The latest industry to take a look at new technology changing its model and unleashing a Vader-like “NNNNNNNOOOOOOOOOOO!!!” is the publishing industry. Let’s see here: lots of power in a few corporate hands? Check. Increasing industry fragmentation? Check. And now they’ve got a lawsuit of their very, very own!
It’s over the price-fixing of ebooks in Apple’s iBookstore. Within hours of the Department of Justice announcing they were looking into it, sixteen other states had hopped on board.
Connecticut Attorney General George Jepsen made the announcement on Wednesday afternoon just hours after the DoJ filed its antitrust suit in New York, saying that Apple, Macmillan, Penguin, and Simon & Schuster engaged in an “anticompetitive price-fixing scheme” when selling e-books through Apple’s iBookstore. “Publishers deserve to make money, but consumers deserve the price benefits of competition in an open and unrestricted marketplace,” Jepsen said in a statement. “Those interests clearly collided in this case and we are going to work to ensure the eBook market is open once again to fair competition.”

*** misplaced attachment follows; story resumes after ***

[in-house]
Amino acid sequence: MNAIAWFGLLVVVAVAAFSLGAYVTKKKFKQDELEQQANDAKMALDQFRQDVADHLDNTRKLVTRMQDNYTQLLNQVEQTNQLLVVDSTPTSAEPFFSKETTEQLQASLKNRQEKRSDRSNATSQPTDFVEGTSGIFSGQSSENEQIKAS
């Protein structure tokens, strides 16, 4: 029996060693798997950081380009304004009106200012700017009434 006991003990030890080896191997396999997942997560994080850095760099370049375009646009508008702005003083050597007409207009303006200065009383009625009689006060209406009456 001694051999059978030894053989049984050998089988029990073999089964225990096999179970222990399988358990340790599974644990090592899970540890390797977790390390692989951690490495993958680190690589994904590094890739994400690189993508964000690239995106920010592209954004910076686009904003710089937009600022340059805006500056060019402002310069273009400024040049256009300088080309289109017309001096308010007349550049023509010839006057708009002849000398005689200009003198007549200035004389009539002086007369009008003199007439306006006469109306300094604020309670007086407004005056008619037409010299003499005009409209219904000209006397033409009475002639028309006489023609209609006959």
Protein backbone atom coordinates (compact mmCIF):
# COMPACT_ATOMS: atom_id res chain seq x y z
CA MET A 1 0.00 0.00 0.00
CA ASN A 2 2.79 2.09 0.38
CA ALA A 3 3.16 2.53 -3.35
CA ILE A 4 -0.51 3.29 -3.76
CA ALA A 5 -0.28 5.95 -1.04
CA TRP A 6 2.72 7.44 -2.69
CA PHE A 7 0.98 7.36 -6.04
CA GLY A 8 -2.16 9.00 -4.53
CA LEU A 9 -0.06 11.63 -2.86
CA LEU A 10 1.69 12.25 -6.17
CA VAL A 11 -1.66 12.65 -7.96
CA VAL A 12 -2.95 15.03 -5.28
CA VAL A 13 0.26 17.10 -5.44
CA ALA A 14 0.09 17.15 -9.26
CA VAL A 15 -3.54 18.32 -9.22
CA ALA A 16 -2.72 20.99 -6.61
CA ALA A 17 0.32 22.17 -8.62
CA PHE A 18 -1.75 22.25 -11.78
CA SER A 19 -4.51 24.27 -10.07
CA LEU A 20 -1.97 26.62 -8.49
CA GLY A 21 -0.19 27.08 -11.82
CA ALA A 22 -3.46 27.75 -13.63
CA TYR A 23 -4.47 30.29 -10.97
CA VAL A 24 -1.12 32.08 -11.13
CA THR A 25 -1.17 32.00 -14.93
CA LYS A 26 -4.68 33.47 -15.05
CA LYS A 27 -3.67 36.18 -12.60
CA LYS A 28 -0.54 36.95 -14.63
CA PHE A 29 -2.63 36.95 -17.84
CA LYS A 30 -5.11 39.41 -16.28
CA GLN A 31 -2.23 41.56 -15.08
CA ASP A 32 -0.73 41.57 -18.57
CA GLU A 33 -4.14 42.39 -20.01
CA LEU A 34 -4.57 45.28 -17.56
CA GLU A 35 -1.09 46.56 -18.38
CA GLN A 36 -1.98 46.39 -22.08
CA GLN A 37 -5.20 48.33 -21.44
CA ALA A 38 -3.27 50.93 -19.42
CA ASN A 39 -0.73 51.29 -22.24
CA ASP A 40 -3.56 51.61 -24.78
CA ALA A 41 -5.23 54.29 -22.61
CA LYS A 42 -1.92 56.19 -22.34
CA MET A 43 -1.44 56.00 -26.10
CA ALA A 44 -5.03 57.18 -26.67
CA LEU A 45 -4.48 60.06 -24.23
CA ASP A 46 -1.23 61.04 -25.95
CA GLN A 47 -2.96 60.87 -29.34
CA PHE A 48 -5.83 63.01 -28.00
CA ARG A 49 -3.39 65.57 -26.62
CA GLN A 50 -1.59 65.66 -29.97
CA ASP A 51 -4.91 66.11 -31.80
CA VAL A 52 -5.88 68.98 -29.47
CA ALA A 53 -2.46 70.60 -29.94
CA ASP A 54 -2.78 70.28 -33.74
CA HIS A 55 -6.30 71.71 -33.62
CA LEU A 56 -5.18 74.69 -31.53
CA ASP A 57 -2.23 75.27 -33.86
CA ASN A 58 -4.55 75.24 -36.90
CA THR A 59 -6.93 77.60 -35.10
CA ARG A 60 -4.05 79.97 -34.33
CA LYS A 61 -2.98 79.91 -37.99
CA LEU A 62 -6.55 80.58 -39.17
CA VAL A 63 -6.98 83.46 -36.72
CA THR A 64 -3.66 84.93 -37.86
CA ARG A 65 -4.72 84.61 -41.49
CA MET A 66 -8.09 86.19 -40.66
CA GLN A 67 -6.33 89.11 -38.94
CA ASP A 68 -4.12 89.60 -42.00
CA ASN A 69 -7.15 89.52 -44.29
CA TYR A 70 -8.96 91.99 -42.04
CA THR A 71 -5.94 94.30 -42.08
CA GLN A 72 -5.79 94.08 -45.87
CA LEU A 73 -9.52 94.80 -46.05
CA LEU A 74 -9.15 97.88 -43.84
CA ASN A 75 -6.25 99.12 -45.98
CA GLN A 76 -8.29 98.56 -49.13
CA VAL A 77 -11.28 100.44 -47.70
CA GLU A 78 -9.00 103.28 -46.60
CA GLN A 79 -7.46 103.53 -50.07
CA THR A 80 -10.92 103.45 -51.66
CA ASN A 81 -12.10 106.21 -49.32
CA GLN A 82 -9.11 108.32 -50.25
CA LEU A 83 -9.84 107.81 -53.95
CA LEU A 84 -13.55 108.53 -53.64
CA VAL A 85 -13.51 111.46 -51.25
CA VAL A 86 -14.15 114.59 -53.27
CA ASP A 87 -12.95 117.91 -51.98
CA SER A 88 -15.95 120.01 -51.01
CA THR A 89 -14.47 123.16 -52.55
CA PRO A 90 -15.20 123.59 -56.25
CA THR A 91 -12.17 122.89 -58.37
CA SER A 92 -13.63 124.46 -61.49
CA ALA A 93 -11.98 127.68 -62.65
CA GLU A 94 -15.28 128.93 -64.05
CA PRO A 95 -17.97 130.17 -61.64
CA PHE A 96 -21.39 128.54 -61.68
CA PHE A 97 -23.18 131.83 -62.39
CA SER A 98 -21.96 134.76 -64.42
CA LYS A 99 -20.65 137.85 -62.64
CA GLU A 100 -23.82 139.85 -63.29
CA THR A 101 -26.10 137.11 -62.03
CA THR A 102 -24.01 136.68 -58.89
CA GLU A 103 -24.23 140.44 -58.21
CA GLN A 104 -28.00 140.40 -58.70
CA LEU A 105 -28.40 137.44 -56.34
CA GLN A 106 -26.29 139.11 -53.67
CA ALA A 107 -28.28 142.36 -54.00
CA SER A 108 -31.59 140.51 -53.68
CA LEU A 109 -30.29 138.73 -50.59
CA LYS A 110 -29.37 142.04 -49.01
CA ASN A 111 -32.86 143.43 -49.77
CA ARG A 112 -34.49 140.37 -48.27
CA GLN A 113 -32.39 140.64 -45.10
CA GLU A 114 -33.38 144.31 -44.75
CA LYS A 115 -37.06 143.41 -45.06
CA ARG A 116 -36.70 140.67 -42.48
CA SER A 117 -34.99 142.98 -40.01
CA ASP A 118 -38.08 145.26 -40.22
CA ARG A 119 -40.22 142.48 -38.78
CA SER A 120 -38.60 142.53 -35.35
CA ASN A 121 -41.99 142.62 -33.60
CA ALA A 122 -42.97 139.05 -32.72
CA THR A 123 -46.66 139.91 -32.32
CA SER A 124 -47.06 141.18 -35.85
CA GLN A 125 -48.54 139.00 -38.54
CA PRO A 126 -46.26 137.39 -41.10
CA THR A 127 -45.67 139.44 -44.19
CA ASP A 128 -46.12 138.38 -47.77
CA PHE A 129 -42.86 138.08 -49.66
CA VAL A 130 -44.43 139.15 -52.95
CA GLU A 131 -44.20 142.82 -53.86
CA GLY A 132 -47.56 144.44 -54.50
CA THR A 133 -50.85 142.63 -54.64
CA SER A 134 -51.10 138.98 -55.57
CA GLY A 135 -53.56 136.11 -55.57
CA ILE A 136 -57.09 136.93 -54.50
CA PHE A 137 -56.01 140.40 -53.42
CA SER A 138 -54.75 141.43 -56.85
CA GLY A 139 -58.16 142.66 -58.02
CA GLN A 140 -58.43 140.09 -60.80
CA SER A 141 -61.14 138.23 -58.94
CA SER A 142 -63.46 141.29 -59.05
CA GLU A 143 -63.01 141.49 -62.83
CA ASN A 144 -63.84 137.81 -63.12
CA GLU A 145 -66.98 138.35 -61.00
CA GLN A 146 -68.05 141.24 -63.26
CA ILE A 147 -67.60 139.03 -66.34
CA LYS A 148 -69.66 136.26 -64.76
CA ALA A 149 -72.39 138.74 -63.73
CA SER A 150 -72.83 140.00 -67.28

How valid is the suit? Put it to you this way: two of the publishers named in the various suits, Harper Collins and Hachette, have already chosen to settle. So, yeah, maybe hold off buying books on your iPad. Or maybe buy them from Amazon — which is slashing eBook prices right now — or Barnes and Noble.
(Image via Jeff Kubina on Flickr)
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